As such, it's tough to view their injury-marred, regression-filled 2018 showing as anything less than a crash-to-Earth splash of ice-cold water.
Detroit Tigers (46-62)
It's been an odd season for the Detroit Tigers.
On the one hand, they've modestly outperformed expectations. On the other hand, they're sunk several leagues below .500 and are miles away from sniffing the playoffs.
That was expected after Detroit initiated a rebuild over the winter and made certain when franchise icon Miguel Cabrera was lost for the season with a biceps injury.
Either way, the Tigers have a lot of work to do to improve their farm system and set themselves up for future contention.
Chicago White Sox (37-69)
The Chicago White Sox are loaded with young talent at the MLB and MiLB level. Bleacher Report's Joel Reuter ranked their farm system No. 2 in the game after the 2018 amateur draft.
If you're a South Side fan searching for optimism, you can find it all over.
That said, the ChiSox are more than 30 games below .500. That will net them another high draft pick and further dreams for a juggernaut down the road, but losses are losses.
Kansas City Royals (33-73)
The Royals let some franchise cornerstones (Eric Hosmer, Lorenzo Cain) walk via free agency this winter and re-upped others (Mike Moustakas, whom they dealt before the deadline to the Milwaukee Brewers).
Now, they're facing the music. After winning two pennants and a World Series between 2014 and 2015, the ride is over. It's time to tear it down and rebuild.
In the meantime, KC fans should clutch their commemorative merchandise and brace for the pain ahead.
American League East
Boston Red Sox (75-34)
With a comfortable-if-not-insurmountable five-game lead in the AL East, the Boston Red Sox are well-positioned in the AL hierarchy.
The archrival New York Yankees are nipping at their heels. The Astros and Indians loom as threats come playoff time. And word that ace Chris Sale is on the 10-day disabled list with shoulder inflammation, per Chris Cotillo of MassLive.com, should send shudders through Beantown.
Yet, the Sox have an offense led by MVP candidate Mookie Betts and enough ancillary firepower to weather the storm, assuming Sale returns healthy.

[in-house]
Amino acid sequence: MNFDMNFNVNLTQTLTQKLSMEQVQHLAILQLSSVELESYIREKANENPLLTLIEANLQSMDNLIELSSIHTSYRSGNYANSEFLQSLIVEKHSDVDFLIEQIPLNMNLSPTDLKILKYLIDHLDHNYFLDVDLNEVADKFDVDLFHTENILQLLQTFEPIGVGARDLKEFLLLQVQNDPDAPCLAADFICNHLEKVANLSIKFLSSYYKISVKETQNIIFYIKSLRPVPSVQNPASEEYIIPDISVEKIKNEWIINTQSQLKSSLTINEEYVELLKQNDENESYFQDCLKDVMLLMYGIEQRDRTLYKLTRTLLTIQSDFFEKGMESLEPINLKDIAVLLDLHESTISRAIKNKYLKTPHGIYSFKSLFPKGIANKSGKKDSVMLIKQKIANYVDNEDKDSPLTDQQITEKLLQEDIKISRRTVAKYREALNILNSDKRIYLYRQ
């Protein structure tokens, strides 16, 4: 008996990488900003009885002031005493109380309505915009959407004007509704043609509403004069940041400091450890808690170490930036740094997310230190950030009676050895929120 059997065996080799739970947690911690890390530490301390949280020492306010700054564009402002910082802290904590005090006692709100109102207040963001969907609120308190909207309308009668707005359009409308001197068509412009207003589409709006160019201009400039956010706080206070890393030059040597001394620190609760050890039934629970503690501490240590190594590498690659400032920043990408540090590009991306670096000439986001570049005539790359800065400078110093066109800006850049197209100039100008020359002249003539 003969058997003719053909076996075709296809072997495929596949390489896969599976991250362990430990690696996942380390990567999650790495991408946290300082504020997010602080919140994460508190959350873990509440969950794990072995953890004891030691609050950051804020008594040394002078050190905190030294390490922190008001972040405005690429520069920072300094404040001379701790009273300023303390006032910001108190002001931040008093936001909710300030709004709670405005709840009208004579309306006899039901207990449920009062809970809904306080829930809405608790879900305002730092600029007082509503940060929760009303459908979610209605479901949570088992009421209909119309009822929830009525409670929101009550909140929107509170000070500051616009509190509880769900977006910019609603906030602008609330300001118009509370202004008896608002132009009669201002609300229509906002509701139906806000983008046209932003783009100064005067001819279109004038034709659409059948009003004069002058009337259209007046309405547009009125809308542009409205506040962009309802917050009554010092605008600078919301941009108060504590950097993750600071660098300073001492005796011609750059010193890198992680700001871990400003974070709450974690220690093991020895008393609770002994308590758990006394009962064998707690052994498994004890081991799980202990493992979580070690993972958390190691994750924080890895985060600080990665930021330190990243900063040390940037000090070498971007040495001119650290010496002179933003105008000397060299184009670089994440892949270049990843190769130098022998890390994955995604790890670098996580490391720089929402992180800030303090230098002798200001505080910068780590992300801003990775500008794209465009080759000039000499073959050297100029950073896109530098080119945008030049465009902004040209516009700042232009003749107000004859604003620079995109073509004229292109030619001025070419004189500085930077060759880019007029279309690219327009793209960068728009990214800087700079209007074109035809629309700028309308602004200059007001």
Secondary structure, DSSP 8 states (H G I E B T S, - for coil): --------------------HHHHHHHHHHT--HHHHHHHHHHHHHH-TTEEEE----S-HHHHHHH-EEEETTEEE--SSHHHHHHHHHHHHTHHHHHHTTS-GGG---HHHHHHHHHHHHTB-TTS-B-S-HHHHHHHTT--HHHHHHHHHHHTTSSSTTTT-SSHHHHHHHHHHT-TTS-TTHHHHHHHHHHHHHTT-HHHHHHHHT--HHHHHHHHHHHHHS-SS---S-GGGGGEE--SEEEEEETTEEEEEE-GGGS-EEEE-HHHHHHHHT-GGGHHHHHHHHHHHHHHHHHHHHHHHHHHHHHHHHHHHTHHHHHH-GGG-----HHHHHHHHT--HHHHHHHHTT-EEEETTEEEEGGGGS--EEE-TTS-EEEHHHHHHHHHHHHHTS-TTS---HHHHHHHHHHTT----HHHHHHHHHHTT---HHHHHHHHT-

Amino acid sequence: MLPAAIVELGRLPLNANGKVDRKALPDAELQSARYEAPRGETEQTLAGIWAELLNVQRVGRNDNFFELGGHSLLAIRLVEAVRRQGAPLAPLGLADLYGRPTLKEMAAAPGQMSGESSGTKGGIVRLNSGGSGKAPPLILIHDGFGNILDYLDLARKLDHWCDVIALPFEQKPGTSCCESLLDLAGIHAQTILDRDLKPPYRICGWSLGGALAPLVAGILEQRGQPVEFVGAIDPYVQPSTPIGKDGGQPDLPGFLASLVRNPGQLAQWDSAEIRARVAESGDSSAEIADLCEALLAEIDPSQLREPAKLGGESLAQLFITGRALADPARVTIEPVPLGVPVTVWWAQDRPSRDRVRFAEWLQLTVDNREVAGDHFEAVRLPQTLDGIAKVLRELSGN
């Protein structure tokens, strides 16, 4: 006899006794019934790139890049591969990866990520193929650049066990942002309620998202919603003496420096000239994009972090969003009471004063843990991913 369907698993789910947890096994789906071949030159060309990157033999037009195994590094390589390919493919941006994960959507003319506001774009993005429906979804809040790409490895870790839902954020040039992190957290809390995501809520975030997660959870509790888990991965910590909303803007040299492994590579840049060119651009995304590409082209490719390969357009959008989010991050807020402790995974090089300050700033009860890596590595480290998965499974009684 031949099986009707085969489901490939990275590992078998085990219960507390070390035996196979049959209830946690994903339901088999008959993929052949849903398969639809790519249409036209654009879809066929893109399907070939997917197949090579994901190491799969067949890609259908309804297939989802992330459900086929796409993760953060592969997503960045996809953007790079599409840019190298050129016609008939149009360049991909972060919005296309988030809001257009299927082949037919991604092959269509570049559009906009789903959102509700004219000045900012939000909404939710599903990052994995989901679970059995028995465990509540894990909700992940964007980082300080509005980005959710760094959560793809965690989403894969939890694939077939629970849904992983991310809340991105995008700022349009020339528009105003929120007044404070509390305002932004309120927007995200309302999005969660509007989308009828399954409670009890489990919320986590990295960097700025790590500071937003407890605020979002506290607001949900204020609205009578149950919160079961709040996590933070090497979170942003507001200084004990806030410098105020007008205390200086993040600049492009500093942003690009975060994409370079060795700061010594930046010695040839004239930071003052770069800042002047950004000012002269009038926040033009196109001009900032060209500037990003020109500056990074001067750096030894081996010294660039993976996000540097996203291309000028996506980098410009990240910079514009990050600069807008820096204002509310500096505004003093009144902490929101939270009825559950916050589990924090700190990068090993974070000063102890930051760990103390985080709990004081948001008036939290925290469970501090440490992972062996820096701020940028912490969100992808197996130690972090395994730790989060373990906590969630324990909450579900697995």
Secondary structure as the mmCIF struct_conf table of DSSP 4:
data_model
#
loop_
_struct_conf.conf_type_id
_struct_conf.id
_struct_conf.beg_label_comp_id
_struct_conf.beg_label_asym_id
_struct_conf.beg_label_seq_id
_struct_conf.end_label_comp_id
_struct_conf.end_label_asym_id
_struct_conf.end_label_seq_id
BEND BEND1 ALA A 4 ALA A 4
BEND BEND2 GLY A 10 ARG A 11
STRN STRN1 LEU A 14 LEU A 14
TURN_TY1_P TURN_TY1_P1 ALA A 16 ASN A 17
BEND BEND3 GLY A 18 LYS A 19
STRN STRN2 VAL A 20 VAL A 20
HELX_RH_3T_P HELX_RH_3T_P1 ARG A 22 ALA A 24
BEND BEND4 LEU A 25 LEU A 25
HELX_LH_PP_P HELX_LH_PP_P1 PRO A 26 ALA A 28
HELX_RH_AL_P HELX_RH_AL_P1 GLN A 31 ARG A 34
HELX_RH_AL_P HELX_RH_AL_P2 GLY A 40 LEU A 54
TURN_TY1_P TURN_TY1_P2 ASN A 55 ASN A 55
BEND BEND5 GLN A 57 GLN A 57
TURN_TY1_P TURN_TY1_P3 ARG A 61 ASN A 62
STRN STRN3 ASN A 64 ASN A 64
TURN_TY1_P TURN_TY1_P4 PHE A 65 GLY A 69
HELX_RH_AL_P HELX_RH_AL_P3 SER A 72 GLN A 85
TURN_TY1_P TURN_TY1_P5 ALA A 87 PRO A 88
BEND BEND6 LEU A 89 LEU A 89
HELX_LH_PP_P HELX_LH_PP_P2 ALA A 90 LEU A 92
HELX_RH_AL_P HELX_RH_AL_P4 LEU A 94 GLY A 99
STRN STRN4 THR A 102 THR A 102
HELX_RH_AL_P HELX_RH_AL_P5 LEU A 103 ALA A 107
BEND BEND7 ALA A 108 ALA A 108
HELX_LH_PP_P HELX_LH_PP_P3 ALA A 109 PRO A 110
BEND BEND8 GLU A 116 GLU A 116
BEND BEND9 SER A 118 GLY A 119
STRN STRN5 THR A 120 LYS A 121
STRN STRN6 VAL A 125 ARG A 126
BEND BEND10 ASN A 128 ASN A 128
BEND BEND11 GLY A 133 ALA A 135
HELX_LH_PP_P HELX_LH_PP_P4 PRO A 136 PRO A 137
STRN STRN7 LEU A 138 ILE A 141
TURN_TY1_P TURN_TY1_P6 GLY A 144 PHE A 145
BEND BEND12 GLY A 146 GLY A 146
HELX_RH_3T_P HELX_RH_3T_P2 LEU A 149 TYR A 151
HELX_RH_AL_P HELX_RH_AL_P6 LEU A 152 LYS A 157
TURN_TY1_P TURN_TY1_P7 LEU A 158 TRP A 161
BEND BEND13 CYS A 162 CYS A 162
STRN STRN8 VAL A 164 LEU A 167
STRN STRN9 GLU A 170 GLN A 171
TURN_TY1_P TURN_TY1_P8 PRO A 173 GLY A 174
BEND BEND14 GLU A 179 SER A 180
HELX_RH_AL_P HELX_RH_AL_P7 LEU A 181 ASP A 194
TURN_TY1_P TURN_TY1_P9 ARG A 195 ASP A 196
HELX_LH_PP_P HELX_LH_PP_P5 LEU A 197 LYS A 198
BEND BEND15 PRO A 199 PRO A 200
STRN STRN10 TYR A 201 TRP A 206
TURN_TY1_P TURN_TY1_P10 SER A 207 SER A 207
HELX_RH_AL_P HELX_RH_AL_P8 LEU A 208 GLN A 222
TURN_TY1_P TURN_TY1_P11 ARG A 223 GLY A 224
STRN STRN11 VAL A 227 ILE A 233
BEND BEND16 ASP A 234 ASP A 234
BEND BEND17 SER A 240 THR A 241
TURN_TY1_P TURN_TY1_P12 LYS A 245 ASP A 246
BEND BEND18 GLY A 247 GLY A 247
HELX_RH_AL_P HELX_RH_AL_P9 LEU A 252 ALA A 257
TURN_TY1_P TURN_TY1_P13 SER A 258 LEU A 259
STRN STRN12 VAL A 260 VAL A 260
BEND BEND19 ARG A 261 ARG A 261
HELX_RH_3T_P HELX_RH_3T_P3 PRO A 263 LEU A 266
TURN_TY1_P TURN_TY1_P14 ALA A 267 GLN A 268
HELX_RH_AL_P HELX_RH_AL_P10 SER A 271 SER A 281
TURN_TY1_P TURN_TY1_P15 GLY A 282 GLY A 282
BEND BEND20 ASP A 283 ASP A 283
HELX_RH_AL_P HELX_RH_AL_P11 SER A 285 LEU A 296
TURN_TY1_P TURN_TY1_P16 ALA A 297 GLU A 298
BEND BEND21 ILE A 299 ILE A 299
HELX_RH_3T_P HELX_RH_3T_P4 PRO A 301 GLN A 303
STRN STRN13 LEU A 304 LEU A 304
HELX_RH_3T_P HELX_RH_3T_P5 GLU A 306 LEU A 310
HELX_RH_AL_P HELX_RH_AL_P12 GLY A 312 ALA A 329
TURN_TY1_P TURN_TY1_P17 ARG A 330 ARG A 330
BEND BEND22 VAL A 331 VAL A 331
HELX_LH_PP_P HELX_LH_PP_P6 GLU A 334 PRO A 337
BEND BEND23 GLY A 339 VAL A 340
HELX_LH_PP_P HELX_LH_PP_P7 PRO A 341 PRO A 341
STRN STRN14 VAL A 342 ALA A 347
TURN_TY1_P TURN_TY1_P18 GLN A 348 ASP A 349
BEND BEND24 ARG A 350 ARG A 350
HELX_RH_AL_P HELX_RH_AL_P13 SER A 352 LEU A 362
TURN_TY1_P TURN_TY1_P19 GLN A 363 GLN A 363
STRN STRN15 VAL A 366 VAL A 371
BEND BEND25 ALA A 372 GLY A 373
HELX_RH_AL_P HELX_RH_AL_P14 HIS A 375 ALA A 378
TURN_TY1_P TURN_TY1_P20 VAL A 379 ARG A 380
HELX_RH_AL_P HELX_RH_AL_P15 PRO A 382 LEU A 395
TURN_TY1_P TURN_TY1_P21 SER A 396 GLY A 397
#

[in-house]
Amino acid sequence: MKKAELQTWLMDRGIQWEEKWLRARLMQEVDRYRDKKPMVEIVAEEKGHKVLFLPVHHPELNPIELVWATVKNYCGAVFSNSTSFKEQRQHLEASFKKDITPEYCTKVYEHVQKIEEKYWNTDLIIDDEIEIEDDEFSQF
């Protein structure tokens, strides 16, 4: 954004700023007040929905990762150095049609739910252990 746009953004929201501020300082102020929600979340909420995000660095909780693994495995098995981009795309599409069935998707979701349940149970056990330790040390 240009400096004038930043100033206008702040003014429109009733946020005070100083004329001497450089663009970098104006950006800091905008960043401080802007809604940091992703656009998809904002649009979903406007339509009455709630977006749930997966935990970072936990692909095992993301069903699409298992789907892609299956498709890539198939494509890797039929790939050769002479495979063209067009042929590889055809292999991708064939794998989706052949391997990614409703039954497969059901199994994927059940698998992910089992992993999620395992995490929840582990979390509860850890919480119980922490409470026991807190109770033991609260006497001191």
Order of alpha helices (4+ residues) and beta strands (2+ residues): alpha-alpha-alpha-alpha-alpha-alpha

New York Yankees (68-37)
The New York Yankees acted like contenders at the trade deadline, adding reliever Zach Britton from the Baltimore Orioles and southpaw starter J.A. Happ from the Toronto Blue Jays.
Whether they can catch the Red Sox depends on the health of Sale, as well as the health of Yanks sluggers Aaron Judge (wrist) and Gary Sanchez (groin).
New York appears to be a lock for at least a wild-card berth, but injuries will determine how deep into October the Bronx Bombers go.
Tampa Bay Rays (54-53)
Despite entering play Wednesday with a winning record, the Tampa Bay Rays waived a white flag at the trade deadline by dealing right-hander Chris Archer to the Pittsburgh Pirates.
On the other hand, the Rays netted a nice prospect haul for Archer in outfielder Austin Meadows, pitcher Tyler Glasnow and a player to be named later.
It was a typically Tampa Bay move, punting on a long-shot playoff run while shedding payroll and keeping an eye on the future.
Toronto Blue Jays (48-58)
The Toronto Blue Jays are cooked. Their recent run of success is over.
They made some moves, including shipping Happ to New York, in acknowledgement of that undeniable fact.
That said, the Jays must own their poor decision to keep third baseman Josh Donaldson past his sell-by date.
Instead of cashing in on the 2015 AL MVP when his value was at its zenith, the Jays hemmed and hawed and will now likely watch him walk away (or, possibly, re-sign) for a show-me contract next winter while their farm system gets no deeper.
Baltimore Orioles (32-75)
Credit the Baltimore Orioles for trading Manny Machado to the Los Angeles Dodgers, Britton to the Yankees and Jonathan Schoop to the Brewers. They saw the writing on the wall and acted accordingly.
At some point, the chips netted in those deals might make the O's a factor again. In the meantime, they own the worst record in baseball, and the mood is dark at Camden Yards.